Why chief of staff is the newest step on the marketing career ladder

The chief of staff role is becoming a more prominent step on the marketing career ladder, writes Jude Blankfield, chief of staff and head of marketing at Slyp.

Often associated with military and government environments, chiefs of staff (CoS) are lauded in political offices and newsrooms for their ability to create order from organisational chaos.

Both on the battle ground and on the office floor, CoS act as advisors to and trusted confidants of the CEO, and are highly skilled at navigating delicate strategic matters and calming storms before they reach the executive office.

In corporate environments the position has never been a staple, but as the Australian startup ecosystem has grown, so has the popularity of the role – especially amongst founder-led companies. Founder-CEOs typically start out with a lean team and must balance individual contribution and corporate strategy, often whilst experiencing explosive growth. Through this, CoS have become critical in protecting the founder’s vision whilst scaling the business and the individual themself.

For many fast growing businesses, the tipping point for this change is a significant capital raising event, which gives companies more scope to sharpen and tune their thinking.

Following the path less travelled

The role is not one-size-fits-all by any means. A CoS wears many hats — dictated by the size and scale of a company — though principally they are a conduit between leadership and the wider team to anticipate issues or sensitivities the C-suite may not be tuned in to.

Understanding what makes a leader tick, interpreting their direction, knowing where to interject, or taking the lead on matters they don’t have capacity to deal with, all fall within the remit. Importantly, a CoS also filters what information flows between the CEO and the rest of the company.

Though it’s not a well trodden path, there are a number of Aussie startups establishing the case for a CoS.

Perhaps the most visible example has been Atlassian’s Amy Glancey. Appointed chief of staff from director of communications in 2018, Amy is recognised as a trusted advisor to co-CEOs Mike Cannon-Brookes and Scott Farquhar, and works alongside the pair to alleviate noise and create space for more of the decisions which led the company to achieving unicorn status.

More recently, the runaway growth of hospitality payments platform, Mr Yum, saw Mads Hallett appointed CoS to the chief operating officer. The former head of marketing had led communications activity for funding rounds as well as the company’s expansion into UK and US markets, lending her the business oversight needed to step into an advisory role.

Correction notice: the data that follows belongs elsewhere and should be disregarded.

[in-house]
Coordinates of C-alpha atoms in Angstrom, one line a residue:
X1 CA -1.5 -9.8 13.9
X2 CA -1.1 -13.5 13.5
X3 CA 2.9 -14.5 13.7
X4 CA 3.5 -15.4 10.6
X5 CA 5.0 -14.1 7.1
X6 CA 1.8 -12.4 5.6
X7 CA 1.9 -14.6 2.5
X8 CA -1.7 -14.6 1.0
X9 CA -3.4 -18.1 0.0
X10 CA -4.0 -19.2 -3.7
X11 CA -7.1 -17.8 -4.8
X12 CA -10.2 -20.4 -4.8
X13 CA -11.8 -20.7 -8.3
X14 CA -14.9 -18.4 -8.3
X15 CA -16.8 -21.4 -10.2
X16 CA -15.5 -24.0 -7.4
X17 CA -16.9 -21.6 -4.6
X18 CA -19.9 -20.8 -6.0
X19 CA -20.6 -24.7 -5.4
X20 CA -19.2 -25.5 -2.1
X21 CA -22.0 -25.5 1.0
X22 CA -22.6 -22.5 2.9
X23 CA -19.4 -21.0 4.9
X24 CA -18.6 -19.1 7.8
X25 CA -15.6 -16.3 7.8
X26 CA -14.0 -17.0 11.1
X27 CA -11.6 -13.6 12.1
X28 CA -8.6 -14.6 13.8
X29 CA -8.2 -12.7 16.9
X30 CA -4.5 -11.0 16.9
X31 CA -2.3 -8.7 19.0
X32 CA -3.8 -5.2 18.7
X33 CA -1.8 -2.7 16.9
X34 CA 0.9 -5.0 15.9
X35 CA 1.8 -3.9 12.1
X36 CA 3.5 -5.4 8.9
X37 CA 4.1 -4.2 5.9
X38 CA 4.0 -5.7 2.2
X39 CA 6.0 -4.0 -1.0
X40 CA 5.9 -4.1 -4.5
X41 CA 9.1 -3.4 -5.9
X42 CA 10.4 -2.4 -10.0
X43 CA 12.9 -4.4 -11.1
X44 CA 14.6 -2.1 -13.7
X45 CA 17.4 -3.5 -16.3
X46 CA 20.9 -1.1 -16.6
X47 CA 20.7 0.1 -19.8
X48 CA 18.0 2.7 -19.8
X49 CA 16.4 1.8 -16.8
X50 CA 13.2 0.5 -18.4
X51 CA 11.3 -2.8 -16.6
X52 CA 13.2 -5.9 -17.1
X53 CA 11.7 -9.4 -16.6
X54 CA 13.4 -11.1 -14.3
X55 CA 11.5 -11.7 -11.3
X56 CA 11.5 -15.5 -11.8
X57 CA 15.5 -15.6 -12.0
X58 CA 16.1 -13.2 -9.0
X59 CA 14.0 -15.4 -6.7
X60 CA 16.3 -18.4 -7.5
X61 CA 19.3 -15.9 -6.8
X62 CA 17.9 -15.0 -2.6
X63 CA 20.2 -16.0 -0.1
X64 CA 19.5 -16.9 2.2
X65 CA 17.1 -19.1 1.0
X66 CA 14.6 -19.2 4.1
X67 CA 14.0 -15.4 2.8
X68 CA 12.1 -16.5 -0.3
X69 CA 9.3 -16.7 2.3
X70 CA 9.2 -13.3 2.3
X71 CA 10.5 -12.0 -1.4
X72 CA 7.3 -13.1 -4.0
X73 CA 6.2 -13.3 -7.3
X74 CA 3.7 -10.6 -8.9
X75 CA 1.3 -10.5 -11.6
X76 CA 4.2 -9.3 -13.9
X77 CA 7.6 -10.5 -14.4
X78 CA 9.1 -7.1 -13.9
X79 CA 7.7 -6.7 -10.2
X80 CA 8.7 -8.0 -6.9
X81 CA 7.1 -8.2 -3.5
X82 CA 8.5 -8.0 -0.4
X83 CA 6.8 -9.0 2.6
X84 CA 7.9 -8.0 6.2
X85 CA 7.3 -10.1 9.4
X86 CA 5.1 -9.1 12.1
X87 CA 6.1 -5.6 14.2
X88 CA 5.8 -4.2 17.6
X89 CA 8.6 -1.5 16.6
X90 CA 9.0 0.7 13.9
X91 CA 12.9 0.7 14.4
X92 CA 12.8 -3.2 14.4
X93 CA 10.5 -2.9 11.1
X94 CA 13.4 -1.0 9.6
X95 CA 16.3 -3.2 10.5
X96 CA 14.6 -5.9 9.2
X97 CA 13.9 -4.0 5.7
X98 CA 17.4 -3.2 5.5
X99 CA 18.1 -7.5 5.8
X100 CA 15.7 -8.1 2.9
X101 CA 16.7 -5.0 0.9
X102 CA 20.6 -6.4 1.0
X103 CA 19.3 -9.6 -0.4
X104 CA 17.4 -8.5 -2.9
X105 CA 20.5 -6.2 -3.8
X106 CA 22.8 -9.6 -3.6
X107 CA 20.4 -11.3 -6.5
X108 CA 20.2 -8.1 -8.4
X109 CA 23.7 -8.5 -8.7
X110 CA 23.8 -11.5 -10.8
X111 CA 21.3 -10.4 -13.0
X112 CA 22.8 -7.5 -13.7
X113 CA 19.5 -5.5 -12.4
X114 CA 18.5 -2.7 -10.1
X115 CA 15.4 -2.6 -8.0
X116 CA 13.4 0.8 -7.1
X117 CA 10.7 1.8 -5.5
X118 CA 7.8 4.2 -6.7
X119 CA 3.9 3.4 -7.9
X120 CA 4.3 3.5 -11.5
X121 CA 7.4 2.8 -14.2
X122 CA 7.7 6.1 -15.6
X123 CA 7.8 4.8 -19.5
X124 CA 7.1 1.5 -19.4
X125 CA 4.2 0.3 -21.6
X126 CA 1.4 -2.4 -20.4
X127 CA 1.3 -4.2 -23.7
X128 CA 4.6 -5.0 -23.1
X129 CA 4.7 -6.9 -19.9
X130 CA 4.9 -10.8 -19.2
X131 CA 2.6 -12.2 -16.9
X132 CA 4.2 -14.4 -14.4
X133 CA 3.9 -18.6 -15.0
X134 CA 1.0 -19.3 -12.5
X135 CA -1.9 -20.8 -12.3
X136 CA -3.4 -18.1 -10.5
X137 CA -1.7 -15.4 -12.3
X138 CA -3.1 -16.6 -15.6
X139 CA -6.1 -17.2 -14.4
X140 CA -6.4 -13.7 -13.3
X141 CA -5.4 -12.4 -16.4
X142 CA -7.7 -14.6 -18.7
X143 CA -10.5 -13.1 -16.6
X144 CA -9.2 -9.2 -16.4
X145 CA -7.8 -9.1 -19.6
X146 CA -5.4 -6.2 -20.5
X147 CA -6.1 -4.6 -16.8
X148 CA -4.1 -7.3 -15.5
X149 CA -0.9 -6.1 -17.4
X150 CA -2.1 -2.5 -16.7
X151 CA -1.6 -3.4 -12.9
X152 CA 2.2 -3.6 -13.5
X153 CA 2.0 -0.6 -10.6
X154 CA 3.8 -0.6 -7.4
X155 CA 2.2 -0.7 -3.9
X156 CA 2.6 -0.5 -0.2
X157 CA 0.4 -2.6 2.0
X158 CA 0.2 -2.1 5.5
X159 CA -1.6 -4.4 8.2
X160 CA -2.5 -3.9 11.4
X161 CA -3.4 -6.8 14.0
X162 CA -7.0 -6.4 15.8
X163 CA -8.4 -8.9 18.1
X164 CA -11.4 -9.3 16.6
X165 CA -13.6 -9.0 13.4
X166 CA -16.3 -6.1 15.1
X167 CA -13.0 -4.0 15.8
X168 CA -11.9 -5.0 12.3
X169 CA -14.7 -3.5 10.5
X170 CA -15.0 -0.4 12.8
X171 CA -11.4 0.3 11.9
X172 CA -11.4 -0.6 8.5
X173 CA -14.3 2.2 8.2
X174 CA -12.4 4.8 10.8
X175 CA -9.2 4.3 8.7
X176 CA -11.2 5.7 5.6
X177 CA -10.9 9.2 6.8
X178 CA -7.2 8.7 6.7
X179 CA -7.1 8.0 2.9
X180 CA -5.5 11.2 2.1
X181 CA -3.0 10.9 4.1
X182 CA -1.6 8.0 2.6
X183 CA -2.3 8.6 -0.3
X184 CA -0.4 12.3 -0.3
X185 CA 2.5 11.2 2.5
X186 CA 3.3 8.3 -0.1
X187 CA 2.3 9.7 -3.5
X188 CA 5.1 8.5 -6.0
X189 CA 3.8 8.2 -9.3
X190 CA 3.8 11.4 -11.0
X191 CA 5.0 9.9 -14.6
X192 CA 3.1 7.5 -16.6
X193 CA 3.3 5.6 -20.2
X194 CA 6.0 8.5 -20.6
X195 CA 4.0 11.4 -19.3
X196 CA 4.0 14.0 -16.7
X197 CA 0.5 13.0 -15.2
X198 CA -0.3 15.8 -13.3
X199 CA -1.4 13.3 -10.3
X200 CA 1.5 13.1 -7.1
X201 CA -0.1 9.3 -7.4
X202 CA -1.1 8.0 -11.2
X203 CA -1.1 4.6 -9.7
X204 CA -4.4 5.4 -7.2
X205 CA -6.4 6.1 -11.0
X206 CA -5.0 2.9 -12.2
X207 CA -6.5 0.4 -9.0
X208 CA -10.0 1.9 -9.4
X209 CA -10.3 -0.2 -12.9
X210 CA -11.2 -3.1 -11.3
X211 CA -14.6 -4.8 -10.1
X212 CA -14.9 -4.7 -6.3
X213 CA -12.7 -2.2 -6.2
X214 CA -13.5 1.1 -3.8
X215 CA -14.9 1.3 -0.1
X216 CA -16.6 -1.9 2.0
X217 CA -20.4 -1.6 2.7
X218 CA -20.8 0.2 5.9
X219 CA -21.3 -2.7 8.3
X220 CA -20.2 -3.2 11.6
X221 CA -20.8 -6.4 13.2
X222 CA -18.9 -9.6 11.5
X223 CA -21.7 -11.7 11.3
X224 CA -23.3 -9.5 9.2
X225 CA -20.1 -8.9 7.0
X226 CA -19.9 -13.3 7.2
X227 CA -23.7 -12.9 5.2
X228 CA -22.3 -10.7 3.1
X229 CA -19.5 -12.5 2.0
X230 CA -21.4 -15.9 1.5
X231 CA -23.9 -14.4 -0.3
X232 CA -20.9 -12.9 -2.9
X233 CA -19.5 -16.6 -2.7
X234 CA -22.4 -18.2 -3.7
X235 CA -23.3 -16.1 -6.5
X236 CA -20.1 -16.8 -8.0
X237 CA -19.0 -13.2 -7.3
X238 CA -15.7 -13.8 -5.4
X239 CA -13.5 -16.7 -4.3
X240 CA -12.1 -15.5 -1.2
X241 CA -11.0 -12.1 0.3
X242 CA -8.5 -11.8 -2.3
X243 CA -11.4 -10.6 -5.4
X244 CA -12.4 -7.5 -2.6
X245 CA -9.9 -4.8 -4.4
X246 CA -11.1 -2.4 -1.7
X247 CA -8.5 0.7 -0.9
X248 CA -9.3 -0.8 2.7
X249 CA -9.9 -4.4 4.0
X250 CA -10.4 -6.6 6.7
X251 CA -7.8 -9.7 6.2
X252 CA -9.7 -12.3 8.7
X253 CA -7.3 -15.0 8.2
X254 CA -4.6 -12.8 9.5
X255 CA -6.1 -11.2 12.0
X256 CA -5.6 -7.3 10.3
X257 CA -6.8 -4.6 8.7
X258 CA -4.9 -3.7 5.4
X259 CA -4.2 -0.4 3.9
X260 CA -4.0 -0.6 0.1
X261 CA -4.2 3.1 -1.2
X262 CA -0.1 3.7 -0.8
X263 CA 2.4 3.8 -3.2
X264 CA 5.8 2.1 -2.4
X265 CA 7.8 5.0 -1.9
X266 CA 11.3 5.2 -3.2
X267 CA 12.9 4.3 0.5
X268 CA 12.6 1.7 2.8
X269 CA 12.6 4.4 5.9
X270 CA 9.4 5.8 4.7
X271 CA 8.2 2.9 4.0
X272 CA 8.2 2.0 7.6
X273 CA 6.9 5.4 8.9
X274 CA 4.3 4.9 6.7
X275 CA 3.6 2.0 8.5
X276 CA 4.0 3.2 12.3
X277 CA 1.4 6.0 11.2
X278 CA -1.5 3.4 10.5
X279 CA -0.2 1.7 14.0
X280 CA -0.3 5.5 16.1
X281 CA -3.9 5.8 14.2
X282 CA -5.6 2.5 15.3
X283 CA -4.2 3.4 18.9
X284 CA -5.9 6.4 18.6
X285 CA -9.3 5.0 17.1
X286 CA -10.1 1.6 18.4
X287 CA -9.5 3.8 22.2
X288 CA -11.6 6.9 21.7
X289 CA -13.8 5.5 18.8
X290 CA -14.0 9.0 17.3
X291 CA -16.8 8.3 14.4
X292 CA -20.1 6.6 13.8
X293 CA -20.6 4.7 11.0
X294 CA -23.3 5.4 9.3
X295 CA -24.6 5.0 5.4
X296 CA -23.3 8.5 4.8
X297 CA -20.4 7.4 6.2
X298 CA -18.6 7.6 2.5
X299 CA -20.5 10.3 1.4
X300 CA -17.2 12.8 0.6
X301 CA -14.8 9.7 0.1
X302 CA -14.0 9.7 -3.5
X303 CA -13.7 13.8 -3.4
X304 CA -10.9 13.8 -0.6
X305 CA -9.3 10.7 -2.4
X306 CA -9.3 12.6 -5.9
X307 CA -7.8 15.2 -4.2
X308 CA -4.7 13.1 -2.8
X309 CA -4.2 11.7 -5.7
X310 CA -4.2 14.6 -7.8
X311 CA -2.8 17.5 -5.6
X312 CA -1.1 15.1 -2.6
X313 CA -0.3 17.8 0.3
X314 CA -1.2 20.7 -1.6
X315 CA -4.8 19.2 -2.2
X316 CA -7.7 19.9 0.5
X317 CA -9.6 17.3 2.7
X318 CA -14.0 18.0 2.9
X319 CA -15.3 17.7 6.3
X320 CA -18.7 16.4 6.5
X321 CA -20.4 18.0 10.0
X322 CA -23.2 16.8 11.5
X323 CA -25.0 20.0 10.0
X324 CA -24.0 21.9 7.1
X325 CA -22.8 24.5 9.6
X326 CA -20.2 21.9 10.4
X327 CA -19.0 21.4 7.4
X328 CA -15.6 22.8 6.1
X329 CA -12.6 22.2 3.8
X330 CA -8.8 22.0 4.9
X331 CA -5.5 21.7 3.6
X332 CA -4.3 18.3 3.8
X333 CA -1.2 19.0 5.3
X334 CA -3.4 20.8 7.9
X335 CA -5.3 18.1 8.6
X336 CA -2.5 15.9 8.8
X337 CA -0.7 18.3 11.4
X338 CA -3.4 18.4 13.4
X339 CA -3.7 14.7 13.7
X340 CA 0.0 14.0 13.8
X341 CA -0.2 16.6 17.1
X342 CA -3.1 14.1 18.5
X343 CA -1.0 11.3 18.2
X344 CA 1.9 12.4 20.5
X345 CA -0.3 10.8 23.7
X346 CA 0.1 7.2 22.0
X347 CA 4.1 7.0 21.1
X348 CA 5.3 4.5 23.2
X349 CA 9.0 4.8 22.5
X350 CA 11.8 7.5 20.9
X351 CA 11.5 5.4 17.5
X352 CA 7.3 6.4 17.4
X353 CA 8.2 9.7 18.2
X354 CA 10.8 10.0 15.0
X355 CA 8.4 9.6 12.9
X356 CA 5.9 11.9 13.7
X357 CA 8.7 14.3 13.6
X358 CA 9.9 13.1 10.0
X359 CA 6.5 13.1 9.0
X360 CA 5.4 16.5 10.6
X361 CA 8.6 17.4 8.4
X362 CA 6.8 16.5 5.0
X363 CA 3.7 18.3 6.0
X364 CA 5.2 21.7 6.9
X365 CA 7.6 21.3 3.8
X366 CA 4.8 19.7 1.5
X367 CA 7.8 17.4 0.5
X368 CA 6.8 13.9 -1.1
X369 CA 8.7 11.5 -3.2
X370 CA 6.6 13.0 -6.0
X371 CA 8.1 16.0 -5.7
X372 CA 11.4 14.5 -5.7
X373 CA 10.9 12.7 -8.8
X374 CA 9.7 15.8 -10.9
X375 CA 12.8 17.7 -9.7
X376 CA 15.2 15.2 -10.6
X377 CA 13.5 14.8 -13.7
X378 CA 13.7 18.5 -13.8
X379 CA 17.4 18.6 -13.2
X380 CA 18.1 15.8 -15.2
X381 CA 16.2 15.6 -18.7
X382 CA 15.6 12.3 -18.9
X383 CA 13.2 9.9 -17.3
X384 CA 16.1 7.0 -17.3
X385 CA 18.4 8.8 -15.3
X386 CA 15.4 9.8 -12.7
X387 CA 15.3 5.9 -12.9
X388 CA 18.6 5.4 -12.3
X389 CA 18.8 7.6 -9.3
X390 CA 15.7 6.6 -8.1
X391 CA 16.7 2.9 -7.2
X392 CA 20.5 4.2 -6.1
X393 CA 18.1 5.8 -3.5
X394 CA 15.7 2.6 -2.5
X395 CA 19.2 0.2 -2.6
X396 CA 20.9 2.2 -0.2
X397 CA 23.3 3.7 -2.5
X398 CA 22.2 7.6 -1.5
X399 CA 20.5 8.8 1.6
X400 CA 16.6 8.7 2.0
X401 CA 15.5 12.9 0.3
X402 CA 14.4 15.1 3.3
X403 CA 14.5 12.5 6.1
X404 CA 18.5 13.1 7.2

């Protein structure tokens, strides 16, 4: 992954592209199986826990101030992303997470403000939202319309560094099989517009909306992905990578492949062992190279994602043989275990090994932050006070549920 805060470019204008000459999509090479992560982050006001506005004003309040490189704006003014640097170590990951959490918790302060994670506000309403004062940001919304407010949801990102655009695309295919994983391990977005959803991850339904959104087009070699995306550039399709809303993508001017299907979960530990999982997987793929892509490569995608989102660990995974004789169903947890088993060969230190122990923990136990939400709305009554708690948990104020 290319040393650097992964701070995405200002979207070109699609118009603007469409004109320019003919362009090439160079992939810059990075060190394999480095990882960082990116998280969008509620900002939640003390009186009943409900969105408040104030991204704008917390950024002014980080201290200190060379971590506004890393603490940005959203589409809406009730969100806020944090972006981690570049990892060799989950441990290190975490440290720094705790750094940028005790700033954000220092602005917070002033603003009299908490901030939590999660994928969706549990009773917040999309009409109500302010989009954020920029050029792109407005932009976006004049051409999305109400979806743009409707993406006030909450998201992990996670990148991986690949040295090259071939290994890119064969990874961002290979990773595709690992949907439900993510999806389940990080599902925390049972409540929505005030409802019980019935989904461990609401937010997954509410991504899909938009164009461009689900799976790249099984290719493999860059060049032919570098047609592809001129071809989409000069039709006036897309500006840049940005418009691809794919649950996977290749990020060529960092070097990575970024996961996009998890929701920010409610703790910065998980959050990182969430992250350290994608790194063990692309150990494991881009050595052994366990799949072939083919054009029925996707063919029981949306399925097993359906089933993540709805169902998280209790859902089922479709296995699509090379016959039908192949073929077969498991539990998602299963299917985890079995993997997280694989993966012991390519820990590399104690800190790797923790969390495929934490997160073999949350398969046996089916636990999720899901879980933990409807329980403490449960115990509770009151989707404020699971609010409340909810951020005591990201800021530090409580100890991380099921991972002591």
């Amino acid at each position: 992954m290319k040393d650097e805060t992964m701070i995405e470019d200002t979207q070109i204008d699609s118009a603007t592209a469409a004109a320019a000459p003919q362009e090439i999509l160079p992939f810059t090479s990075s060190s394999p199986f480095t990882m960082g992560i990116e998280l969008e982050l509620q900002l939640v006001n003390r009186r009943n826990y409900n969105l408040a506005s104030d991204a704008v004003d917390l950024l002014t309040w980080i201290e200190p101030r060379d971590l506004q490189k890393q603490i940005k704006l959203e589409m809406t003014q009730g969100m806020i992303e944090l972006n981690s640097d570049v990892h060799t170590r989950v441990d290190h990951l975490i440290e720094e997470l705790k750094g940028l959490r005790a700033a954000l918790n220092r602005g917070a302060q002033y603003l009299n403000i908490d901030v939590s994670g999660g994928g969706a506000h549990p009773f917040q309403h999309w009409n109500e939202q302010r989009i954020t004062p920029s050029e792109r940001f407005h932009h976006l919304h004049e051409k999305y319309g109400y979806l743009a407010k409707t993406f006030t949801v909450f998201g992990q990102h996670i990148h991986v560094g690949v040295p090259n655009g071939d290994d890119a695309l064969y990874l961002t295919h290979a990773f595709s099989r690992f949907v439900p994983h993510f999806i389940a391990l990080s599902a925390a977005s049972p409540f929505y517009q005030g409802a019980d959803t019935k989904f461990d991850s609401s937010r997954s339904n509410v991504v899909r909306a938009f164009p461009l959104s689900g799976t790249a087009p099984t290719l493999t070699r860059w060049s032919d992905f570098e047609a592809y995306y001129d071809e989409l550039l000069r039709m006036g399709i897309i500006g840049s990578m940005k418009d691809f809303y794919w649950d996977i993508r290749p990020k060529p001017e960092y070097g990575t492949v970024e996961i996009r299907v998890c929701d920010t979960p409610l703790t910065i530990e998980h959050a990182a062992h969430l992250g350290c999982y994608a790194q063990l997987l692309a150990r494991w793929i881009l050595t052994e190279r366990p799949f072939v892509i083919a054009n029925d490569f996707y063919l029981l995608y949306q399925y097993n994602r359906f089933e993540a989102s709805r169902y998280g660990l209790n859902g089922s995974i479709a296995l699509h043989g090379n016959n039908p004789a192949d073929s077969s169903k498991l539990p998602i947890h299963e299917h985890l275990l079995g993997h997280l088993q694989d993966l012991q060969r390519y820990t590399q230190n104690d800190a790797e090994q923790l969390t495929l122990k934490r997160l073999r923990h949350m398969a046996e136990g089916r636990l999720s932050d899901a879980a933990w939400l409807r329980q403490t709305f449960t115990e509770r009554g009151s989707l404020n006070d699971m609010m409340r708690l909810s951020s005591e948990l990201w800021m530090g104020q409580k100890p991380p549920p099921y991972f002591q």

Though responsibilities of the role differ case by case, the CoS is emerging as an important component of startups’ enduring growth.

The marcomms effect

While there’s no single prerequisite for stepping into the CoS role, it is becoming an increasingly common pathway for marketers as the perspective gleaned through marcomms experience lends unique insight to the role.

Marcomms practitioners innately understand their company’s value proposition and are adept at leveraging external influences on the business to drive success in-market. We spend significant time learning the voice, thinking and vision of the CEO and business as a whole, and can communicate this with both tact and finesse.

Internal communications experience lends visibility across a business, building a deep understanding of employee sentiment and political blindspots within a business. Equally, softer skills built through project management and client servicing qualify marketers for greater business oversight.

Where marcomms is traditionally siloed in an organisation, the rise of the CoS changes this and lifts the marketing ceiling beyond chief marketing officer. Cross-functionality is inherent in marketing practice and CoS is an almost natural evolution towards greater operational and strategic involvement in growing a startup.

Over the past decade, the likes of Canva, Atlassian and Afterpay have proven the credentials of Australia’s tech ecosystem time and time again. This success across the sector has quietly ushered in the case for a CoS, with marketing practitioners whose nuanced skillset makes them a perfect candidate for the role topping the hiring list for many up-and-coming businesses.

As Australia’s startup ecosystem continues to grow, founders will look for a confidant who can protect the integrity of their vision, filter the internal flow of information and act as a second pair of eyes across any weaknesses in the business. We can expect the role of CoS to become a more prominent step on the marketing career ladder in 2022 and beyond.

Jude Blankfield, chief of staff & head of marketing, Slyp


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